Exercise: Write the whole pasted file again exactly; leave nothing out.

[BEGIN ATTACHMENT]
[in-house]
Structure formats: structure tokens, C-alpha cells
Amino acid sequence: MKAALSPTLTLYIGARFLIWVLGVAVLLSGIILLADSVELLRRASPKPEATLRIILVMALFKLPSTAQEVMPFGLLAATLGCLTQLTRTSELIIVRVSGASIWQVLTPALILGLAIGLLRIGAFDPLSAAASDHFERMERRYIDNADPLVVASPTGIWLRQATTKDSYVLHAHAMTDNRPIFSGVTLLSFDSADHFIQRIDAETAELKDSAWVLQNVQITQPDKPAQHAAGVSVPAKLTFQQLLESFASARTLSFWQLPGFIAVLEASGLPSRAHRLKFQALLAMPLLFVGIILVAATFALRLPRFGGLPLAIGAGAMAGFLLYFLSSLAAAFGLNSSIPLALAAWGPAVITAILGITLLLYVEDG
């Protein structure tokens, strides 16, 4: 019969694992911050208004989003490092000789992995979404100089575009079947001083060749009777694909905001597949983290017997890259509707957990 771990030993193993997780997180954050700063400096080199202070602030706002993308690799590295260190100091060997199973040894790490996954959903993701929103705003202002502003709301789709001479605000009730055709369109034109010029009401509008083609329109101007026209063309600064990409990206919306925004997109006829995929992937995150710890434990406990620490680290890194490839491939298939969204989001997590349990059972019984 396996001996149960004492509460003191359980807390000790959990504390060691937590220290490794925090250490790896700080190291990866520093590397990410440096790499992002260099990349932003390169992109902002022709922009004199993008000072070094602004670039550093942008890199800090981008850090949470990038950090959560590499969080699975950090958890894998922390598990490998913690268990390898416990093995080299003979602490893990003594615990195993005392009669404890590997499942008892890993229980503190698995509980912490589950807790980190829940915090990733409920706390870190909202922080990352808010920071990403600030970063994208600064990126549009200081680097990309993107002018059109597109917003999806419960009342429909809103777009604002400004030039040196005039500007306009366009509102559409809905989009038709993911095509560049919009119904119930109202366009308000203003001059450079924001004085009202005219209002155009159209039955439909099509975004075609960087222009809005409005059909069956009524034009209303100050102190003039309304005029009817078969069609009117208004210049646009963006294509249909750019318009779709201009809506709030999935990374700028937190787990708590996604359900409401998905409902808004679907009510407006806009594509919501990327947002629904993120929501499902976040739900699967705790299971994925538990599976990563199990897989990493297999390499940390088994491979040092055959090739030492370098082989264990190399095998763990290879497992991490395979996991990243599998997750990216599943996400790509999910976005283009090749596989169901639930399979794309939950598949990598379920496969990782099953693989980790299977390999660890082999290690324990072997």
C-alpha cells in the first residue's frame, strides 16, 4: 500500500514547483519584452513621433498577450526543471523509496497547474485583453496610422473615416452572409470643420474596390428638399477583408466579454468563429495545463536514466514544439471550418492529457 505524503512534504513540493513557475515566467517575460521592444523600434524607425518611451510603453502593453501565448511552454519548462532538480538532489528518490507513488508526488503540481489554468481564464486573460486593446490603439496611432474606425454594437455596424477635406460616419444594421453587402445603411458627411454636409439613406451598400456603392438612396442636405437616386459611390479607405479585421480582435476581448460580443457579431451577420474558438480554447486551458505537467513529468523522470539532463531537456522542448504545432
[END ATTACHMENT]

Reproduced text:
[in-house]
Structure formats: structure tokens, C-alpha cells
Amino acid sequence: MKAALSPTLTLYIGARFLIWVLGVAVLLSGIILLADSVELLRRASPKPEATLRIILVMALFKLPSTAQEVMPFGLLAATLGCLTQLTRTSELIIVRVSGASIWQVLTPALILGLAIGLLRIGAFDPLSAAASDHFERMERRYIDNADPLVVASPTGIWLRQATTKDSYVLHAHAMTDNRPIFSGVTLLSFDSADHFIQRIDAETAELKDSAWVLQNVQITQPDKPAQHAAGVSVPAKLTFQQLLESFASARTLSFWQLPGFIAVLEASGLPSRAHRLKFQALLAMPLLFVGIILVAATFALRLPRFGGLPLAIGAGAMAGFLLYFLSSLAAAFGLNSSIPLALAAWGPAVITAILGITLLLYVEDG
């Protein structure tokens, strides 16, 4: 019969694992911050208004989003490092000789992995979404100089575009079947001083060749009777694909905001597949983290017997890259509707957990 771990030993193993997780997180954050700063400096080199202070602030706002993308690799590295260190100091060997199973040894790490996954959903993701929103705003202002502003709301789709001479605000009730055709369109034109010029009401509008083609329109101007026209063309600064990409990206919306925004997109006829995929992937995150710890434990406990620490680290890194490839491939298939969204989001997590349990059972019984 396996001996149960004492509460003191359980807390000790959990504390060691937590220290490794925090250490790896700080190291990866520093590397990410440096790499992002260099990349932003390169992109902002022709922009004199993008000072070094602004670039550093942008890199800090981008850090949470990038950090959560590499969080699975950090958890894998922390598990490998913690268990390898416990093995080299003979602490893990003594615990195993005392009669404890590997499942008892890993229980503190698995509980912490589950807790980190829940915090990733409920706390870190909202922080990352808010920071990403600030970063994208600064990126549009200081680097990309993107002018059109597109917003999806419960009342429909809103777009604002400004030039040196005039500007306009366009509102559409809905989009038709993911095509560049919009119904119930109202366009308000203003001059450079924001004085009202005219209002155009159209039955439909099509975004075609960087222009809005409005059909069956009524034009209303100050102190003039309304005029009817078969069609009117208004210049646009963006294509249909750019318009779709201009809506709030999935990374700028937190787990708590996604359900409401998905409902808004679907009510407006806009594509919501990327947002629904993120929501499902976040739900699967705790299971994925538990599976990563199990897989990493297999390499940390088994491979040092055959090739030492370098082989264990190399095998763990290879497992991490395979996991990243599998997750990216599943996400790509999910976005283009090749596989169901639930399979794309939950598949990598379920496969990782099953693989980790299977390999660890082999290690324990072997």
C-alpha cells in the first residue's frame, strides 16, 4: 500500500514547483519584452513621433498577450526543471523509496497547474485583453496610422473615416452572409470643420474596390428638399477583408466579454468563429495545463536514466514544439471550418492529457 505524503512534504513540493513557475515566467517575460521592444523600434524607425518611451510603453502593453501565448511552454519548462532538480538532489528518490507513488508526488503540481489554468481564464486573460486593446490603439496611432474606425454594437455596424477635406460616419444594421453587402445603411458627411454636409439613406451598400456603392438612396442636405437616386459611390479607405479585421480582435476581448460580443457579431451577420474558438480554447486551458505537467513529468523522470539532463531537456522542448504545432